The states that once made up East Germany currently have a per capita Gross Domestic Product that is just 71 percent of what was West Germany. By 2025, that gap will only close slightly, to 75 percent, said the study issued by the HypoVereinsbank.
The gap persists despite hundreds of billions of euros that have flowed east in infrastructure projects and tax breaks to attract investors and jobs.
Tougher still, the report said its estimates for 2025 were based the assumption that eastern Germany’s economy continues to grow as robustly as it has for the past five years, when growth in the east has regularly exceed the west by three percent.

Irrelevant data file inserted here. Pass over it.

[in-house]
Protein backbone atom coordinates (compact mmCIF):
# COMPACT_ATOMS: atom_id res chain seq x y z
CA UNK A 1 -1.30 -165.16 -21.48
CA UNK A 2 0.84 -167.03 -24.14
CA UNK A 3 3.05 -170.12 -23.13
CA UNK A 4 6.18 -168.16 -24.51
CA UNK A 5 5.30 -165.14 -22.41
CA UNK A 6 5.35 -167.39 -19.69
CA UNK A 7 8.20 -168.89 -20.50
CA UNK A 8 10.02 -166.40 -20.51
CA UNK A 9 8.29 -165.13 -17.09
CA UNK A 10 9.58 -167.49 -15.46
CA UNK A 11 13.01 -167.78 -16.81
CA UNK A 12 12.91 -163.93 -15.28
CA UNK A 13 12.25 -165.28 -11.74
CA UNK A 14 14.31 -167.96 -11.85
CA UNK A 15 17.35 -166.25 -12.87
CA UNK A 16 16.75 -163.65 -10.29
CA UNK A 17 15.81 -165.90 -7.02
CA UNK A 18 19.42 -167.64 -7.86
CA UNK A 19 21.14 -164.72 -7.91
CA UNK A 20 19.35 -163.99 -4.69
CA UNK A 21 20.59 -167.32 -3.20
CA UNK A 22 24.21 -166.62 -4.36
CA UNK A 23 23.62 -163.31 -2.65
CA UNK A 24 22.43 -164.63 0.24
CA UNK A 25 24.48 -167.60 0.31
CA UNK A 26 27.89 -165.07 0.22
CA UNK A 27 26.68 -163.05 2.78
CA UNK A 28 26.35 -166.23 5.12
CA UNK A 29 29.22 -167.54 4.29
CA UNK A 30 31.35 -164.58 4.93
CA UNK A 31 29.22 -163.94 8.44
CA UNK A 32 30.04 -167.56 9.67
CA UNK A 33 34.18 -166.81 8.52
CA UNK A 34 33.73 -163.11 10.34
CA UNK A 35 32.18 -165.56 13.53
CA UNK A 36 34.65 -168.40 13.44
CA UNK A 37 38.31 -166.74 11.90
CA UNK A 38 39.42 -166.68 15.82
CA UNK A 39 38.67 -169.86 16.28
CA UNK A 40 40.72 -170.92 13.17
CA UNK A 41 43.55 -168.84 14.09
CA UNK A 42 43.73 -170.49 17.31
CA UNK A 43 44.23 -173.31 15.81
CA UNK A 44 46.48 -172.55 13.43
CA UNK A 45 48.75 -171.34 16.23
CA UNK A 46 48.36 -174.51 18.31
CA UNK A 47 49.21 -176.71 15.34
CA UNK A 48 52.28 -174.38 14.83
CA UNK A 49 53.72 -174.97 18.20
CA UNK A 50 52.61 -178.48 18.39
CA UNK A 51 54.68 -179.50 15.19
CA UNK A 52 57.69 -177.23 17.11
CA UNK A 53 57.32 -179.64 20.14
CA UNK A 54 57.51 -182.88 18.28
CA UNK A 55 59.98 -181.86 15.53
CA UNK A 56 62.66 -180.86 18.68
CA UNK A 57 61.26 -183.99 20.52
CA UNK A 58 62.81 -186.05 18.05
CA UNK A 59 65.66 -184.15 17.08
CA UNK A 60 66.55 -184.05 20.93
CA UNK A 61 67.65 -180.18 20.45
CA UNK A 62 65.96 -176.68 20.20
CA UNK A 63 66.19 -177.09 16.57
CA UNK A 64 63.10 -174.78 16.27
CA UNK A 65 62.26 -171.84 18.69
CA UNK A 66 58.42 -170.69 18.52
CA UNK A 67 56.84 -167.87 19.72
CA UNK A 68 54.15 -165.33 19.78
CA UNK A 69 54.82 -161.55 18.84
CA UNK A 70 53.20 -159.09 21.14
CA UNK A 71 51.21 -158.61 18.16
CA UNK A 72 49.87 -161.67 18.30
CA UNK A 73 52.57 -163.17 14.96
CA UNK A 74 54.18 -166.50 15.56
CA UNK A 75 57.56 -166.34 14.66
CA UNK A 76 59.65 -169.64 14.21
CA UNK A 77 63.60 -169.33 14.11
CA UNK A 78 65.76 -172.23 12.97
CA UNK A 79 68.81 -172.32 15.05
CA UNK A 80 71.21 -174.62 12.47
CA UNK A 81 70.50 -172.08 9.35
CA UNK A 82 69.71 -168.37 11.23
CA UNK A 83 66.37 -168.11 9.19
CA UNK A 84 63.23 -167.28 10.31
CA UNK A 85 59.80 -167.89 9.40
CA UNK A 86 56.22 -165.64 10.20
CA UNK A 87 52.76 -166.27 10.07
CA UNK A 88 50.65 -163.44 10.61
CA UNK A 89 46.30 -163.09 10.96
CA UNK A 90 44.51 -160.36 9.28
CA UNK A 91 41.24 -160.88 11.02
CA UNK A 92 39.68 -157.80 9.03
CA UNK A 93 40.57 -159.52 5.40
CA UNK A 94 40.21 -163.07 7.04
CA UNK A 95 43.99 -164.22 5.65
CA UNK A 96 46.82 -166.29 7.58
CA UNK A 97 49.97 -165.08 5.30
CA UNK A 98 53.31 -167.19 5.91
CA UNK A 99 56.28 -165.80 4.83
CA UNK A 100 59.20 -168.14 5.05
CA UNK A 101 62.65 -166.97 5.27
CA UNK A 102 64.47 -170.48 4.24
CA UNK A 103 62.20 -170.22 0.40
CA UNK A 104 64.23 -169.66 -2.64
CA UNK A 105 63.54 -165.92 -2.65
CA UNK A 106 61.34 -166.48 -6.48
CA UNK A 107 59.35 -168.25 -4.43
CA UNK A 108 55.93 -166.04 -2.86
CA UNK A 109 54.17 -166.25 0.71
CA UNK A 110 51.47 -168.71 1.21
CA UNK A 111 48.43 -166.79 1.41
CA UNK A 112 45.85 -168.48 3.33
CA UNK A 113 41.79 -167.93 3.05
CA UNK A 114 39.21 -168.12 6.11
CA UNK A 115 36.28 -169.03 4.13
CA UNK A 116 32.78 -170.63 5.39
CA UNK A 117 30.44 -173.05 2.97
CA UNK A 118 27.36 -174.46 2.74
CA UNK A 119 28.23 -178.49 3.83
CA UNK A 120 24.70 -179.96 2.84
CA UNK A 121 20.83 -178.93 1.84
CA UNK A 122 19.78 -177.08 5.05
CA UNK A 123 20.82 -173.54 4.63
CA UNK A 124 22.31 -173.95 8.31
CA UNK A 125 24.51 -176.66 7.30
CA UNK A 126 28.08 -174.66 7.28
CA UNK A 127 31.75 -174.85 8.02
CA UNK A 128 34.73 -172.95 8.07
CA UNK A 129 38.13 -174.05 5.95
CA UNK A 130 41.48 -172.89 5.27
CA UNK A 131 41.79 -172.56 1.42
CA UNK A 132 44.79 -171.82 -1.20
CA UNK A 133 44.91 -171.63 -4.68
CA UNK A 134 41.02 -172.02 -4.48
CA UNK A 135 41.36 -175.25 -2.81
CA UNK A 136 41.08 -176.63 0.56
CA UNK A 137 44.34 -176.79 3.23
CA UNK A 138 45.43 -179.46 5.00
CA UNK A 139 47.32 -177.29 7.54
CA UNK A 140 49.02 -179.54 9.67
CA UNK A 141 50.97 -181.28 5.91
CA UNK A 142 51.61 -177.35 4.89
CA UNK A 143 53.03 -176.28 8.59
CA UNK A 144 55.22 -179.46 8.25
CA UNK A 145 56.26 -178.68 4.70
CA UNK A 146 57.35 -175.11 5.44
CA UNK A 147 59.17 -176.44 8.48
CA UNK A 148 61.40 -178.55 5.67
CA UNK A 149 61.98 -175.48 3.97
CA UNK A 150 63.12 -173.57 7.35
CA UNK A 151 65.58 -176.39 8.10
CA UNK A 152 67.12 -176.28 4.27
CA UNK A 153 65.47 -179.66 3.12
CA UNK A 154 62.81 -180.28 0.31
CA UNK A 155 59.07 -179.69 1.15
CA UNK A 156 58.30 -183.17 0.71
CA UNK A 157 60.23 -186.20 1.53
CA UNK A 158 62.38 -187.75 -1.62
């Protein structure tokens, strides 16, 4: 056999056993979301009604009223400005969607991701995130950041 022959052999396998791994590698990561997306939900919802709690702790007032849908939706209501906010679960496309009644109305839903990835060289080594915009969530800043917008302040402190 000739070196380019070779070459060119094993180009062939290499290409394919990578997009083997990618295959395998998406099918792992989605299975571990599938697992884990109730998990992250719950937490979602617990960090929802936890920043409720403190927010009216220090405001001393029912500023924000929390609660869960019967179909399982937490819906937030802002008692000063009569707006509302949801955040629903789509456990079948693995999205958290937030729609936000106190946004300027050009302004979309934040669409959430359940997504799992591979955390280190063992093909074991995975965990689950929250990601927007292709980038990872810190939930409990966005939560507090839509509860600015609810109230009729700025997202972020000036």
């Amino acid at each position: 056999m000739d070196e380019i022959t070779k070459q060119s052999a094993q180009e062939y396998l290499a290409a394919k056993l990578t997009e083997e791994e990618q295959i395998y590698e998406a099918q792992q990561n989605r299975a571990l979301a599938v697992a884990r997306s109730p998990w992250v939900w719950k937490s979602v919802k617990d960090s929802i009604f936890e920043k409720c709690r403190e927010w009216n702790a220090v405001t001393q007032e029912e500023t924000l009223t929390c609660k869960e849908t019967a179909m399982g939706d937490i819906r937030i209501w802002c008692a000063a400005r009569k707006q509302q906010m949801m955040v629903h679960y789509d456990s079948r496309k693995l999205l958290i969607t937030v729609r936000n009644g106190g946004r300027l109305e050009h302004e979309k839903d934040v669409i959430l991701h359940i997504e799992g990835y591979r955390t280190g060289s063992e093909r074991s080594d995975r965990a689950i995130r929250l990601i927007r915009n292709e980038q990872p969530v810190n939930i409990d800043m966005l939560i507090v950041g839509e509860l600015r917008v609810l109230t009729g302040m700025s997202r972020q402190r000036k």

Transport Minister Wolfgang Tiefensee, who’s responsible for economic development in the east, has said he wants the gap between the halves of Germany to be erased within the next ten to 15 years. The HypoVereinsbank report says that goal is “unrealistic.”
The report did highlight the “continually upward directed development” in the east since 1989, including highly modernised infrastructure and internationally competitive firms. However, the report said too few of those firms are from the east, most belong to west German or international companies.